We may not be able to see the light at the end of our current tunnel of adversities. We may not be able to feel the ease of relief today. But we can trust God hears us, cares for us, and will always be there for us.

Almighty Lord of Lords, thanks for reminding us that we can cry out to You in prayer and stop trying to flex our muscles to prove we’re strong enough to hold on. Please help us trust You will never let us go. In Jesus’s name, Amen.

“He reached down from on high and took hold of me; he drew me out of deep waters. He rescued me from my powerful enemies, from my foes who were too strong for me.” (Psalm 18:16-17)

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Photo taken by and used with permission from my husband, Dr. W.A. Dixon, Sr.

 Meme created by Xochitl E. Dixon.

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From Hopeless to Hopeful: The Voice of Hope Series

MEME - Psalm 77 v 11

(Suggested Reading – Psalm 77)

During a flare-up a few weeks ago, I suffered severe muscle spasms and nerve pain that triggered a debilitating headache. As the hours ticked by with no relief and the pain increased, hopelessness closed in on me.

Help me, Lord! Have mercy on me! I can’t take it anymore!

I couldn’t think of the Bible verses that had lifted my heart so many times before. I couldn’t remember the attributes of God that had anchored my faith in the One who promises to never change, never leave me, and never let me down.

Curled up in a wah-baby-melt-down, I could barely whimper prayers for mercy so I thanked God for the prayer warriors who, though struggling with their own trials, stood in the gap to pray for me when I had nothing left to give.

Eventually, God relaxed my muscles and wrapped me in a deep sleep. But for the next few weeks I had limited energy. The Lord refreshed my spirit, as I rested in His presence, listened to worship music, and savored His Word in small bites.

Today, I’m still struggling with fatigue and trusting the Lord with my daily battle with chronic pain. I’m reflecting on the overwhelming sense of despair that had smothered me, that feels as if it’s closing in on me during the harder days.

How did I get in the deep, dark pit of hopelessness when I know God is and always will be faithful and trustworthy?

These feelings can tempt me to slink into shame for being faithless, but the Lord reminds me that the valley moments He’s brought me through are behind me. The faith He has authored and is perfecting in my life is still intact. He promises to remain true to His character and true to His Word whenever I face trials.

Was it a hard road? Of course.

Did I feel like giving up? More than once.

Did I truly believe I couldn’t take one more second of suffering? Absolutely!

But even though I felt helpless, I was still praying . . . though some of those prayers were silent tears slipping down my cheeks.

And even though I felt hopeless . . . somehow . . . I still knew my hope was secured in these truths:

God is listening. God is with me. God is the same trustworthy and loving God He’s been and always will be.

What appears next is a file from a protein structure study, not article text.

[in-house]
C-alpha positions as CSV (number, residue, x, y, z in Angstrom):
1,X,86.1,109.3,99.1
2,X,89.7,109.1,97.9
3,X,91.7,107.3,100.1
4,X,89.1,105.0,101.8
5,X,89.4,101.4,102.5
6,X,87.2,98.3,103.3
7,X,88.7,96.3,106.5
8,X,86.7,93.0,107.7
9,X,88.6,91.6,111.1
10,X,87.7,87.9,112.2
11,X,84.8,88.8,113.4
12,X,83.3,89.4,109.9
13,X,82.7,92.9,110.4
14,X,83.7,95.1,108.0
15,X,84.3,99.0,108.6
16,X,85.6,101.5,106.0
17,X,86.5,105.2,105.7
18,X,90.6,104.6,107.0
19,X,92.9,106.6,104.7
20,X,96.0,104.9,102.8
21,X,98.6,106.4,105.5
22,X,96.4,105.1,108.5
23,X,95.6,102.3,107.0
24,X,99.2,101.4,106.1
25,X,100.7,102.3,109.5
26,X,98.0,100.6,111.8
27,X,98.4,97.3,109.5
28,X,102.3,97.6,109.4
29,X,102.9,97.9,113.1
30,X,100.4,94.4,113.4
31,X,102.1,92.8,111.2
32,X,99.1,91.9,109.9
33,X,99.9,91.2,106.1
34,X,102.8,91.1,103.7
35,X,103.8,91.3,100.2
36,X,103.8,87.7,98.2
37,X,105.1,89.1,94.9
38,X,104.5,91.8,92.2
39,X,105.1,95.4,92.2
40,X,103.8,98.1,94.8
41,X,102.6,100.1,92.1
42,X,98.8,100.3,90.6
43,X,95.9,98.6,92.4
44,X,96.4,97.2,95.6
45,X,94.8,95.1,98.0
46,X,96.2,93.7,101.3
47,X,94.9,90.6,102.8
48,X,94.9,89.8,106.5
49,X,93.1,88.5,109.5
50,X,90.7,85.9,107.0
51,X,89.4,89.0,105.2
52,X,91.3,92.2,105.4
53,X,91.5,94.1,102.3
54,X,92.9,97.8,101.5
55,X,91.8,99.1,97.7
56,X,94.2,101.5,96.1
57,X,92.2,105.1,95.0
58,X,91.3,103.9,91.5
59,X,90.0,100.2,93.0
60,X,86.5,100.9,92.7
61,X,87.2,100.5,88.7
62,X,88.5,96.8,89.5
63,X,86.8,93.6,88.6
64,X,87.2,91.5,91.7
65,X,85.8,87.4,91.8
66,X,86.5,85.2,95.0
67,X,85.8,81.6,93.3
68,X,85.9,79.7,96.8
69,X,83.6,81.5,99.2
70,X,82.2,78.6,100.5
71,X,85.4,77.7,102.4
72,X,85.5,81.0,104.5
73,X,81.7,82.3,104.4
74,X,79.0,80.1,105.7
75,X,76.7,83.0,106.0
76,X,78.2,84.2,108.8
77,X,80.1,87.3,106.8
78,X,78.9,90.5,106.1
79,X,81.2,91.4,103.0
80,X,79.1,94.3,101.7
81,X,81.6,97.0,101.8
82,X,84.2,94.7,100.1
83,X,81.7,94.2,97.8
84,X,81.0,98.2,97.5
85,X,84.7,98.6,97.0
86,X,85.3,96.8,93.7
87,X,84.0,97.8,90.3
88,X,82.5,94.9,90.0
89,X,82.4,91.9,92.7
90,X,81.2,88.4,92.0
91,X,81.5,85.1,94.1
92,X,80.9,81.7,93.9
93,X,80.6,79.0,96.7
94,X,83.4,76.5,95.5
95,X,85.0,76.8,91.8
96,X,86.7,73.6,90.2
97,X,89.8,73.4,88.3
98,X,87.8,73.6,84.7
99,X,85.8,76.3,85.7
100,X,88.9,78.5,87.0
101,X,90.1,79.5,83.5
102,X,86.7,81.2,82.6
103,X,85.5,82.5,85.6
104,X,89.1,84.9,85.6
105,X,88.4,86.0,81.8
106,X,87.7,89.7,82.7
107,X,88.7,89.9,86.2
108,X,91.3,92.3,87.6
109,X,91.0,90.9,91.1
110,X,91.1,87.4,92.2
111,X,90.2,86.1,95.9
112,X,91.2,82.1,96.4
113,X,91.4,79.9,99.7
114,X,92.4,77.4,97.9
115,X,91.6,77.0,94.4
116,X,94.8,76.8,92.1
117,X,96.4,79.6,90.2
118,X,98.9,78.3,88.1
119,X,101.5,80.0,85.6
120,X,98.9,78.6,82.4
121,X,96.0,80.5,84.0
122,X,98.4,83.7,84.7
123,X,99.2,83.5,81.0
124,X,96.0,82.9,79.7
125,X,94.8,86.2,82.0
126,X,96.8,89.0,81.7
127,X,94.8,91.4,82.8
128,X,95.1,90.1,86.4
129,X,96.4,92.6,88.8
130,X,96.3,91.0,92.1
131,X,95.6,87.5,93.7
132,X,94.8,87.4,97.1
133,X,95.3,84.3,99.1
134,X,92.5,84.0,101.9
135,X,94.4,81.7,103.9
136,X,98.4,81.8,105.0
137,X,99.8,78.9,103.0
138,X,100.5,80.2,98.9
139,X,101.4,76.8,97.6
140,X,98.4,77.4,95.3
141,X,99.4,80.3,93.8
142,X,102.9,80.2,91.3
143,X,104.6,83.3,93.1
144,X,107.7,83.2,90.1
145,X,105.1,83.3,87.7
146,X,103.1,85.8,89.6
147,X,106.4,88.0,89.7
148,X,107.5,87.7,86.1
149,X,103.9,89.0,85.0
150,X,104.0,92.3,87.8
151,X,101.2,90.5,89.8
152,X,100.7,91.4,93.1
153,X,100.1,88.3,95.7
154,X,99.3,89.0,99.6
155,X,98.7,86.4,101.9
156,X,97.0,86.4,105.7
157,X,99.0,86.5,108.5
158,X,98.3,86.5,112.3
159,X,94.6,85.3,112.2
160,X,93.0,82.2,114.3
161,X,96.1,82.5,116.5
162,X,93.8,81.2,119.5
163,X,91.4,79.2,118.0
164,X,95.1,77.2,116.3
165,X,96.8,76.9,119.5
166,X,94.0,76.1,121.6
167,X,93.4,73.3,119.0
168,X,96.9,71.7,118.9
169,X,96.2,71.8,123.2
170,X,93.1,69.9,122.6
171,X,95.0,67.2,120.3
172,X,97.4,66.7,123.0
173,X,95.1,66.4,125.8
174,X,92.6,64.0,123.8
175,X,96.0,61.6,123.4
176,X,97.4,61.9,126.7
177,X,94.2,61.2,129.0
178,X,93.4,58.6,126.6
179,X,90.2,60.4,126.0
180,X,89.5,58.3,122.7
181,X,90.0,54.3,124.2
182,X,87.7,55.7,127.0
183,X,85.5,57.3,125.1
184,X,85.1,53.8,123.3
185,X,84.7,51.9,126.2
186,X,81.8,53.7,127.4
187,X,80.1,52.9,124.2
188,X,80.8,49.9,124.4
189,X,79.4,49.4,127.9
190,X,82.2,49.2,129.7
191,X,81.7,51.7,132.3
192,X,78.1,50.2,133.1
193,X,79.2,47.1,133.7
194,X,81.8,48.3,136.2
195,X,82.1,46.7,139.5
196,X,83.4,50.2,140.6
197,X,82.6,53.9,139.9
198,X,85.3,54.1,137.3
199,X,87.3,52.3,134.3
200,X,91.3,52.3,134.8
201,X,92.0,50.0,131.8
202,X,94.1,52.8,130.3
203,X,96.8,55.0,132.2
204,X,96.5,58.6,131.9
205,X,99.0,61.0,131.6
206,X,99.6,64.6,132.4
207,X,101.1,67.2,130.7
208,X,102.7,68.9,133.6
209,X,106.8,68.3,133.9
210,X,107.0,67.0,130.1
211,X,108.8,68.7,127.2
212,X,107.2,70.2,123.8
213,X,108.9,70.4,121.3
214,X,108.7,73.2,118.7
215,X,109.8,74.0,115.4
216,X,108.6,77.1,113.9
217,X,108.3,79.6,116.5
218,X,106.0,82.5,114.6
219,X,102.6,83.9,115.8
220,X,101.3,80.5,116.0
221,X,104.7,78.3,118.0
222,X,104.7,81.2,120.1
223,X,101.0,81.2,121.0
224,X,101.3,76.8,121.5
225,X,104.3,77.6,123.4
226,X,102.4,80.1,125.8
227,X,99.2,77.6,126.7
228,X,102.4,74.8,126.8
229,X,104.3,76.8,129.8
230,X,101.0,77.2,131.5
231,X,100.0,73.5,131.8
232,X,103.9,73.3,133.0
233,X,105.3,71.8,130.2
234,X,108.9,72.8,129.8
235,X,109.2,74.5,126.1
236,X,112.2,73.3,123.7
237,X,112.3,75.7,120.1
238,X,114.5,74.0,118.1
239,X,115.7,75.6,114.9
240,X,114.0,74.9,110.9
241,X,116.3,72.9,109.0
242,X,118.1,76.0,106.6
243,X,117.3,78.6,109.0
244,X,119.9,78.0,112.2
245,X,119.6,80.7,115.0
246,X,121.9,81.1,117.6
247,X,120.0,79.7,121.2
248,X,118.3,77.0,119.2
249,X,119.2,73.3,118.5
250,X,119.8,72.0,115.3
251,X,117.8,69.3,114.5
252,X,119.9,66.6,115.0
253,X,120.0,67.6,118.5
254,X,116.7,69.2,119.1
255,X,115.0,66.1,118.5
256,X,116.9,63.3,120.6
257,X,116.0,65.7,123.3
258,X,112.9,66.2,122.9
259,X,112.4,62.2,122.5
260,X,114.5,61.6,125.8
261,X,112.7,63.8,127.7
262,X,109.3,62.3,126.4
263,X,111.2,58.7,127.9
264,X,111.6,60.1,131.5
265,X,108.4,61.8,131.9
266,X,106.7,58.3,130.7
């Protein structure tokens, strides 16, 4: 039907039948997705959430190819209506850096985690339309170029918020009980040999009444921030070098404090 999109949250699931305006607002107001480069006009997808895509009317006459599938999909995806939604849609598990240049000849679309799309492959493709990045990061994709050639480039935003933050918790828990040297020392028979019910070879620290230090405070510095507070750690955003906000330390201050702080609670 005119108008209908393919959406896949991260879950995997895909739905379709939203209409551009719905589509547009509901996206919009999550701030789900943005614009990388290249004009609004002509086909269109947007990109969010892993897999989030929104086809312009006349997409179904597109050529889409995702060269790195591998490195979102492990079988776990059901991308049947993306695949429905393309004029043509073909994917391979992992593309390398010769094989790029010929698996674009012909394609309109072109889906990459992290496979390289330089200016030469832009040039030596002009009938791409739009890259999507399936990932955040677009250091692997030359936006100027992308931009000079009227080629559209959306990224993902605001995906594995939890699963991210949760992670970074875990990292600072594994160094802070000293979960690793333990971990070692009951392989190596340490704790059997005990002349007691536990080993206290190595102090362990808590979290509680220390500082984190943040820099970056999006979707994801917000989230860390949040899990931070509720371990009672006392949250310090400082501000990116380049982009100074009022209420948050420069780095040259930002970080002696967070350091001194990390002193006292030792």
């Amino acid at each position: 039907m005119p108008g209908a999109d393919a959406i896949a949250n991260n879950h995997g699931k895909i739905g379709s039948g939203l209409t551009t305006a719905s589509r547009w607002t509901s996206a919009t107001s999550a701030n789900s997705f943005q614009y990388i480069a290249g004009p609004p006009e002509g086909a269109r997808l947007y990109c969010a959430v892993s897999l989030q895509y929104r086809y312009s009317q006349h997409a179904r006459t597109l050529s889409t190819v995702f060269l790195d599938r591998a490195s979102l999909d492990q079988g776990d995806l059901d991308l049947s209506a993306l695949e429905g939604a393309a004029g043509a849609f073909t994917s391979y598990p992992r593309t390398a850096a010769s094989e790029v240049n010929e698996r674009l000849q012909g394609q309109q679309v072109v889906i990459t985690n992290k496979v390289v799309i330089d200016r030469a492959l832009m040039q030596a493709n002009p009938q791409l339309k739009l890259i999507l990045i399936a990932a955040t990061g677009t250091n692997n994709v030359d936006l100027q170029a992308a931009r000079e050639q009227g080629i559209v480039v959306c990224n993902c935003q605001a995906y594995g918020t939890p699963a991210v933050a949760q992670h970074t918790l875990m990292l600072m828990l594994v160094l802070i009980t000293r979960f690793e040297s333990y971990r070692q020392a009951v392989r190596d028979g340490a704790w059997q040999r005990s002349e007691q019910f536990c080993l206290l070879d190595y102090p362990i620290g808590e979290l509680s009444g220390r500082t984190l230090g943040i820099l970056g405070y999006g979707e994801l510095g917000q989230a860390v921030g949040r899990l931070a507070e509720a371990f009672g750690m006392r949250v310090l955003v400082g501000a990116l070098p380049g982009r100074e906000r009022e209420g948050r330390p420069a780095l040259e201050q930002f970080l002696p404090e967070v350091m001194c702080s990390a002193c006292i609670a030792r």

So why didn’t I feel like I knew those facts when I was focused on my circumstances and feeling overwhelmed by my suffering?

Because faith has nothing to do with feelings.

Faith doesn’t depend on the way I’m feeling when I’m suffering, the measure of my strength or weakness, or my ability to remember the right verses when I can’t even think straight.

When we’re drowning in despair, the Lord patiently allows us to process without leaving our side, without changing His character, without losing control of the situation.

As I continue to recover from the flare-up, I’m thanking God for being constant and true, loving and faithful and abounding in grace . . . especially when I can’t feel Him, when I can’t see His hand, or recall His words, or even attempt to say I believe.

We’ll all have times when we feel as if our faith is faltering.

Like the writer of Psalm 77, most of us have “cried out to God for help” (v. 1).

“When I was in distress, I sought the Lord; at night I stretched out untiring hands and my soul refused to be comforted” (v. 2).

As the psalmist struggled through weariness, doubt, discouragement, and hopelessness, he rested in the unchangeable, secure foundation of faith‒God . . . simply God.

When he questioned the Lord (vv. 7-9), he opened his heart and reached toward God’s consistency (v. 10).

“I will remember the deeds of the LORD; yes, I will remember Your miracles of long ago. I will meditate on all Your works and consider all Your mighty deeds” (vv. 11-12).

The psalmist turns to praising what he knows to be true, the surety of who God is and what He’s done (vv. 13-15). 

He affirms God’s majesty as Creator and Sustainer of the Universe (vv. 16-19). He remembers that the strong people of faith never relied on their own strength (v. 20).

The psalter is filled with examples of God’s people coming before Him with raw emotions, struggling with suffering, doubting and dipping into despair.

As we read through these verses, we can see where the writer switches from being self-focused to being focused on God and how He’s worked in and through the lives of others who’ve come before him. But we can’t tell how long this process takes.

We don’t have to beat ourselves up or be ashamed of our times of weakness. We don’t have to hide our hurts or shy away from our moments of hopelessness.